|Figure 2: Optical configuration for the observation run. Dotted lines stand for laser light beam used in OPD servo-loop while full lines stand for IR beam coming from telescope trough the AO system|
The working set-up actually used for observations is schematically described in Fig. 2. It differs from the one in Fig. 1 by adding a servo-loop to maintain the OPD at zero. On the path of the none coronagraphic output, a laser beam is launched slightly off-axis and gives air-wedge fringes on a 2-element detector. The difference between the two outputs provides an error signal directly proportional to the OPD shift. A piezotranslator that moves a flat mirror placed in one arm of the AIC closes the OPD servo-loop. Optimisation of the close-loop parameters has been carried on in a quiet environment prior to the observations and led to a cut-off frequency of 2 Hz which has been judged sufficient for working in a quiet environment like the one expectable in a coudé room.
The camera, brought by the STScI group, is a Nicmos 3 array of pixels equipped with a K band filter ( , ). The size of the pixel was 0.11 arcsec/pixel and the field of view was limited to 11 arcsec. The acquisition mode of the camera enables us to acquire 7 frames per second saved in cubes of 100 or 200 images. As a conservative value the global transmission of the focal assembly and of the telescope has been estimated to about 2%.
The coudé environment was not as quiet as expected. Vibrations and acoustic effects increased significantly the frequency and the amplitude of the OPD variations. The error signal from the OPD control-loop showed frequencies as high as 50 Hz and amplitudes as large as . For the whole run, we have estimated a mean amplitude variation for the error signal of rms at the laser wavelength which gives in infrared (K band) an amplitude variation of rms.
In spite of many attempts we could not get rid of an important noise level in recorded images. The recorded images were also blurred with an additional "wave'' signal. This high noise and the poor overall throughout of the focal assembly decreased the K magnitude limit for a single snapshot (exposure of 0.14 s) to K=4for a detection.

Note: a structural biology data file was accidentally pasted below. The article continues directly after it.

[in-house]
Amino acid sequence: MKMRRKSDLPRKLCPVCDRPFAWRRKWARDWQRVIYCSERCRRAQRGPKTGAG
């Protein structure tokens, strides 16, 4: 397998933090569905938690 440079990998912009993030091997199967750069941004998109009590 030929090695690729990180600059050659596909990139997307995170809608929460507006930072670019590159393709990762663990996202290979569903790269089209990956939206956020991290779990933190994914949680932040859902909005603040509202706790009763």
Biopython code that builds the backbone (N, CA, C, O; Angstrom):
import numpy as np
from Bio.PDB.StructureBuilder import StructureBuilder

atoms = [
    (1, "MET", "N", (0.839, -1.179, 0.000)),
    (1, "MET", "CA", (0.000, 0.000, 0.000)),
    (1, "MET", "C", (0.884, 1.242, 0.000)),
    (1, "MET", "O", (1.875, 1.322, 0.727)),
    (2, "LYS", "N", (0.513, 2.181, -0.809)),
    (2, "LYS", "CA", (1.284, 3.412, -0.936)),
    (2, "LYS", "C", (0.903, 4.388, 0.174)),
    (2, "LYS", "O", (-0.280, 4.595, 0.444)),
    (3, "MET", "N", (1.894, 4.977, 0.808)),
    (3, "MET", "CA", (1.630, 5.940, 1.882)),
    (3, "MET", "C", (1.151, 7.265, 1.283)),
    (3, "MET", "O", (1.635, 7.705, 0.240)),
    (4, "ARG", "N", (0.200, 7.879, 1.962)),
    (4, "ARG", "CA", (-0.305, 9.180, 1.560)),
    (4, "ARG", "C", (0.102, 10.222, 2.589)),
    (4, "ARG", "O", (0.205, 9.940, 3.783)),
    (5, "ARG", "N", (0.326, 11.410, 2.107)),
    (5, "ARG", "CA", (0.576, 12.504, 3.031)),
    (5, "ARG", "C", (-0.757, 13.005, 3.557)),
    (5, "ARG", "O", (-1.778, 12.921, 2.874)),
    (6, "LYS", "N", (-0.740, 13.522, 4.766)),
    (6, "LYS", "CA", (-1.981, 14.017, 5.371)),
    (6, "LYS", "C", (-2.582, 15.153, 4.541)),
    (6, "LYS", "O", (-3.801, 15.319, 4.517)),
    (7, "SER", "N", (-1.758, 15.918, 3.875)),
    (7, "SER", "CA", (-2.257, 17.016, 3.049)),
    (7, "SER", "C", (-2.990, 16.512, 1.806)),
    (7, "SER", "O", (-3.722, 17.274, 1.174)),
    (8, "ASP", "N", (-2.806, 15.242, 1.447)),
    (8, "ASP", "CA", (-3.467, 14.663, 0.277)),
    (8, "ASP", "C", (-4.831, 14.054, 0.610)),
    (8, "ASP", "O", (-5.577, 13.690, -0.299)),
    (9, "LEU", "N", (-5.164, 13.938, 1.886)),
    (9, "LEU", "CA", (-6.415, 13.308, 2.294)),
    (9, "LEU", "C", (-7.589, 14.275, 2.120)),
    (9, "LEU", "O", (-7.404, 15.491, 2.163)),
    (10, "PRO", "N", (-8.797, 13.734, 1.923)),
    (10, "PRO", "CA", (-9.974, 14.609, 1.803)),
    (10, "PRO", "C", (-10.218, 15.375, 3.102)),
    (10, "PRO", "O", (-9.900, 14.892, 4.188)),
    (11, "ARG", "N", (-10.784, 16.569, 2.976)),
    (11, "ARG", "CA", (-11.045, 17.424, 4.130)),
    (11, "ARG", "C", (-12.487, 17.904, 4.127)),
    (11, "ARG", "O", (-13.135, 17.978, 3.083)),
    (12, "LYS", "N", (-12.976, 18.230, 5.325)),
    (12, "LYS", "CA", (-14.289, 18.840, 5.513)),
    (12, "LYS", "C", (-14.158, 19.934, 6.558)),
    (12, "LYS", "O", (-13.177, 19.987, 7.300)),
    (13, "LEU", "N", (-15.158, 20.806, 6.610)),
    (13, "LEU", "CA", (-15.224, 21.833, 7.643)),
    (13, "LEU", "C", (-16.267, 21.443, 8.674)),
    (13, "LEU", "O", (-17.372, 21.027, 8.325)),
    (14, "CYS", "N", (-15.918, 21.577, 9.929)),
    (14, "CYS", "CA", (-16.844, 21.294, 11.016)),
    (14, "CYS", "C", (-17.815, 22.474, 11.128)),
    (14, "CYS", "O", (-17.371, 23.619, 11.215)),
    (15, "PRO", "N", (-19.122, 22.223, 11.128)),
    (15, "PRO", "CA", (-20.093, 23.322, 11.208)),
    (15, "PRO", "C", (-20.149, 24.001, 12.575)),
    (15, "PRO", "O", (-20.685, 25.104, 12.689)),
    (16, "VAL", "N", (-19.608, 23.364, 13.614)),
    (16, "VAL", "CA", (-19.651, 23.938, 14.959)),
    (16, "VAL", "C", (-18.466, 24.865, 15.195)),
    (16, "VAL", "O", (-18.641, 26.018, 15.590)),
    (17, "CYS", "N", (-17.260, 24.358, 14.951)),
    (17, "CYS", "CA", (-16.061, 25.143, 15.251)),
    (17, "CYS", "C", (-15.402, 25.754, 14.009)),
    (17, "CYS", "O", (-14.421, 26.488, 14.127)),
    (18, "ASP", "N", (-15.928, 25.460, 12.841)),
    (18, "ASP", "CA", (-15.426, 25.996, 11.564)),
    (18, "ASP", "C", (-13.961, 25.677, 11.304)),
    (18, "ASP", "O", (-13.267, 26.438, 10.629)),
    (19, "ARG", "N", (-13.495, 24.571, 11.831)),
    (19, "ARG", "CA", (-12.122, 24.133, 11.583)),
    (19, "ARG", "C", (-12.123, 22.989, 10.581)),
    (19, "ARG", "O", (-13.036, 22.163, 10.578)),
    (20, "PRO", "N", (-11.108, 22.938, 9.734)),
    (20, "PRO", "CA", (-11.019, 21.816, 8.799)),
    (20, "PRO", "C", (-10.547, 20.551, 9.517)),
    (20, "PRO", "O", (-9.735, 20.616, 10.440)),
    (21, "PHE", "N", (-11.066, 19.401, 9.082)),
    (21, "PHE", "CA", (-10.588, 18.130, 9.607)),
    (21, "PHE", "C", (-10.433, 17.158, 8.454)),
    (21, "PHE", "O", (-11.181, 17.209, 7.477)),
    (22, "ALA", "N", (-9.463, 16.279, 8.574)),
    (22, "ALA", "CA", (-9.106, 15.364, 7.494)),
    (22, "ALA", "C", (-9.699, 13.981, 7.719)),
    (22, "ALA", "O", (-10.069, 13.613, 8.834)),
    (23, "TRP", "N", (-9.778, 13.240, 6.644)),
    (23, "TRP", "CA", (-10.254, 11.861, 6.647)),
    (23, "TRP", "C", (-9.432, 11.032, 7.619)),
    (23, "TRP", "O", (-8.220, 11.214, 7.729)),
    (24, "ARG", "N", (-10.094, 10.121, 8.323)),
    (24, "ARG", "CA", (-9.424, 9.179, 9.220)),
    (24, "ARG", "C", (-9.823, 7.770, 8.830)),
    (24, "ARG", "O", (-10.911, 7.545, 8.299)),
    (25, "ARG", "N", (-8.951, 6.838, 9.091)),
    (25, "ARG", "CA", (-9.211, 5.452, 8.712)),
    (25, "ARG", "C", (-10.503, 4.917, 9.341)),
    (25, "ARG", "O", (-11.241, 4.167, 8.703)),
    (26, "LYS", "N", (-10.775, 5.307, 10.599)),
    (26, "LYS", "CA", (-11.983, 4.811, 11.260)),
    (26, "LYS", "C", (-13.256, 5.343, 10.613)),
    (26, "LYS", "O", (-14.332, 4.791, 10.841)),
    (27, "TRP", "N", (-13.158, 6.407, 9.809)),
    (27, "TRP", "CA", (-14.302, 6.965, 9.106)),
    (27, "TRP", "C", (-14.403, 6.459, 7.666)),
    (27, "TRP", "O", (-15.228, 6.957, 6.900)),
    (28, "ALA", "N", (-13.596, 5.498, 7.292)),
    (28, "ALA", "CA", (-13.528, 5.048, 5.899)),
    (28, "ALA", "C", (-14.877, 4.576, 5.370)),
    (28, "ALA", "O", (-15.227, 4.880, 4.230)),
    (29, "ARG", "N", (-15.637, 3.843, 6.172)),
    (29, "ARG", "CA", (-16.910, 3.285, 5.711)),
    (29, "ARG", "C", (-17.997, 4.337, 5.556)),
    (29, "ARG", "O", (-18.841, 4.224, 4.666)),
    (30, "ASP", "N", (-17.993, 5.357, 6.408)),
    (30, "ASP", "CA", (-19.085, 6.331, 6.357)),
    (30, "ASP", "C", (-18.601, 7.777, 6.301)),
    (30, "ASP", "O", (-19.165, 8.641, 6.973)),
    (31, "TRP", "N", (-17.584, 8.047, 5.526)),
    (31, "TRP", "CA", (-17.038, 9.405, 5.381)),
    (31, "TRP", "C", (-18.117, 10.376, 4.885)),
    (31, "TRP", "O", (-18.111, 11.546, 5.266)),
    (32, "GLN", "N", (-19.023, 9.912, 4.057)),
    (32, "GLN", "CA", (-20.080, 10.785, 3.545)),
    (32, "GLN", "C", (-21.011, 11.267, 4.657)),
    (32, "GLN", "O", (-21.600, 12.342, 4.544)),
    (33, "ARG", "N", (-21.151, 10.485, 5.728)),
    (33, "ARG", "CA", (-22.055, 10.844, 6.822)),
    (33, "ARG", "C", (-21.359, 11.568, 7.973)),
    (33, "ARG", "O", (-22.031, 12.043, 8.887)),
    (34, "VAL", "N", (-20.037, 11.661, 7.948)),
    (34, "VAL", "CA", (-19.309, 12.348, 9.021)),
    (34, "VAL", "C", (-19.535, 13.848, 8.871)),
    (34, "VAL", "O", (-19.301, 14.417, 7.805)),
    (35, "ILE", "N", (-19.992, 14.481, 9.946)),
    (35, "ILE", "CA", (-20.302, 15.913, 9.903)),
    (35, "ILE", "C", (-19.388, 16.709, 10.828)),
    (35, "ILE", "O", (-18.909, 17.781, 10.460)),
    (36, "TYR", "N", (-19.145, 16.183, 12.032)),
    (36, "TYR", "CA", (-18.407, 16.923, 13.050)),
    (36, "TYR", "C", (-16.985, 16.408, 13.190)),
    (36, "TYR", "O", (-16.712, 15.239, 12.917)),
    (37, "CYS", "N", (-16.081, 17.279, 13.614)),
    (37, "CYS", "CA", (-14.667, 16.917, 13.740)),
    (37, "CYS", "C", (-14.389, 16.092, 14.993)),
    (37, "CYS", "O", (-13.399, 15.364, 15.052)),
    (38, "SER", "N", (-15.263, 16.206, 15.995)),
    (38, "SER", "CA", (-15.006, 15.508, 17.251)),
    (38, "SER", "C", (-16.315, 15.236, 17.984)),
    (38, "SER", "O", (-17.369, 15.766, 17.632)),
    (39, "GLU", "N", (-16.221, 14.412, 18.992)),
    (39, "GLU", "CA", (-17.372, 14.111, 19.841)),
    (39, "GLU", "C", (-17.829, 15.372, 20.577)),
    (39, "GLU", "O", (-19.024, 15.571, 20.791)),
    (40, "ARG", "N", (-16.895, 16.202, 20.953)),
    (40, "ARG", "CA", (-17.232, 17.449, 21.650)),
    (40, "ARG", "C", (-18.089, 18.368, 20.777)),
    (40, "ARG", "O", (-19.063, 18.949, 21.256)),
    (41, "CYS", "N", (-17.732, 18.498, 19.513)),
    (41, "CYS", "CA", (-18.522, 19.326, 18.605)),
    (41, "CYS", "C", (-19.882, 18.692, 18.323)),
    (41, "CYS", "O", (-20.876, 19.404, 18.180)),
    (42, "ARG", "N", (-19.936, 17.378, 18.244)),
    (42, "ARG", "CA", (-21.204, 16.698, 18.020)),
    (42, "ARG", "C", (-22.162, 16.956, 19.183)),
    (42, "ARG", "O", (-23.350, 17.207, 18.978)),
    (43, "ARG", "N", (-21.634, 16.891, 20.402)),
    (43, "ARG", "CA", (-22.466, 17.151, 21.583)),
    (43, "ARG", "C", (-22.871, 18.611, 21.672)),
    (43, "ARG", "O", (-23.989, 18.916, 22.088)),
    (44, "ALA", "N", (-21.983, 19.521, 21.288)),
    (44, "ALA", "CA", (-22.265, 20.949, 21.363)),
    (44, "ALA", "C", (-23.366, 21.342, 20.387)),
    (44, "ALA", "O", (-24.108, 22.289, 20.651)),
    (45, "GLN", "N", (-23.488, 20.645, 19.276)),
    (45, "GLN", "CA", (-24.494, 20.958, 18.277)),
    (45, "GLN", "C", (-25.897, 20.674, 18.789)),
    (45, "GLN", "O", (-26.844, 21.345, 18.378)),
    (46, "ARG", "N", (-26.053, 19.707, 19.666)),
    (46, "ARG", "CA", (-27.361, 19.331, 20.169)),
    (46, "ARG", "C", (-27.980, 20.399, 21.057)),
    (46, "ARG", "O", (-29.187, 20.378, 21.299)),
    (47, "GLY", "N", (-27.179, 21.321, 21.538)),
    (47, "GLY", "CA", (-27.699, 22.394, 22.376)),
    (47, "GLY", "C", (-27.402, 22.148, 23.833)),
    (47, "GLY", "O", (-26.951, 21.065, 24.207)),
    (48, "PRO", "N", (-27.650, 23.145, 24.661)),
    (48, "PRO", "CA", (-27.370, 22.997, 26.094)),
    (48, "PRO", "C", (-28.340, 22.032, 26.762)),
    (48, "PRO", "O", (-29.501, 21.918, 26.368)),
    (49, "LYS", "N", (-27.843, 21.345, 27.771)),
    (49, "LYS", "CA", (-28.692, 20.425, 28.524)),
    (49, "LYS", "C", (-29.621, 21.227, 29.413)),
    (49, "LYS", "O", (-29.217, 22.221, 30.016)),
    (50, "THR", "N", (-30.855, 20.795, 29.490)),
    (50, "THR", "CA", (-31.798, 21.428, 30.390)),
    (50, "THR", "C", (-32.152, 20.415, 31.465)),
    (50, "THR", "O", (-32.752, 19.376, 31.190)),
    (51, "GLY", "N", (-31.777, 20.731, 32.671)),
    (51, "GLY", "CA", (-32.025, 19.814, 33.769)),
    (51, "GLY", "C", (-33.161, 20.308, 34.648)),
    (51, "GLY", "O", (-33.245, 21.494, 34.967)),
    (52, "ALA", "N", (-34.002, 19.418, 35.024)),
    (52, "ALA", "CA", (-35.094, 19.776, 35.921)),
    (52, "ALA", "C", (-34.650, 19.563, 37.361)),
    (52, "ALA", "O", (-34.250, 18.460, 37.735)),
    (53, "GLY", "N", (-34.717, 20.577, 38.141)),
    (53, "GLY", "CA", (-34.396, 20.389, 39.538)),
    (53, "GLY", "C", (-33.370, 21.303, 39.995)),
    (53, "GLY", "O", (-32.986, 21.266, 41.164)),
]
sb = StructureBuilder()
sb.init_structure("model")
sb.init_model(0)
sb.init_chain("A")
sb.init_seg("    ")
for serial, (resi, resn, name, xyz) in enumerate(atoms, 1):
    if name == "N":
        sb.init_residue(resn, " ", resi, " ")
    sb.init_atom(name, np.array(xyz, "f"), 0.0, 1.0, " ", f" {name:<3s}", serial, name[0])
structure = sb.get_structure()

Since this run was primarily intended to test AIC operating "on the sky'' in ground based situation, known single stars and binary stars had to be considered. Single stars are useful to show the extinction capabilities of AIC, though they might have faint neighbouring features to extract. Binaries are used to evaluate capabilities regarding detection of companions and close-sensing around the central star.
Because of the large number of actuators in the AO, the visible magnitude needed to close the loop of the AO was limited to V=7. The K magnitude has been limited to K=2in order to reach a convenient Signal to Noise Ratio in images needed to reliably evaluate departure from uncomplete nulling.
In the case of known binaries, two restrictions apply: the angular separation and the magnitude difference between the two components. The goal being to test the close-sensing capability down to a fraction of Airy radius separations (roughly 0.4 arcsec here), we limited our samples to binaries with separation below 2 arcsec. It turned out that only 3 binaries met the criteria: 5 Lac, HD 211073 and 72 Peg. The other observed stars are either single stars or stars suspected to be complex by Hipparcos.
As in classical imaging techniques we need images of stars (target star and comparison star), skys, flat-fields and darks. We also need, as in typical AO observations, recording data for a comparison star under the same conditions than the target star. Such data allow to increase the detection capability by substracting the comparison pattern from the target pattern. In doing so, the shape of the halo is removed, not the noise, but nevertheless there is a gain since residual features with spatial frequencies comparable to those of the companion are then eliminated (residual effects of aberrations, averaged speckle noise).
A typical observation for a target star begins with calculation of the turbulence parameters with BOA in open loop. Then, BOA closes the loop and we put the star on-axis with the pointing mirror. The control of image position is not allowed by the acquisition mode of the camera. Therefore in order to ensure that no drift from differential atmospheric dispersion is happening (AO correction in visible with observation in IR), the observer has to periodically switch from blind acquisition mode to view mode, where pointing correction is performed if necessary. After images with star on-axis (nulled), images with star off-axis are recorded (twin images, no nulling). Then calibration of the extinction is achievable and photometry of a companion is available. Moving the telescope of half a degree, enables us to record sky emission close to the star. This procedure has to be repeated for comparison stars. Flat field is determined by recording images of a wide and uniform warm source illuminating the field of view of the camera (see Sect. 4.1).
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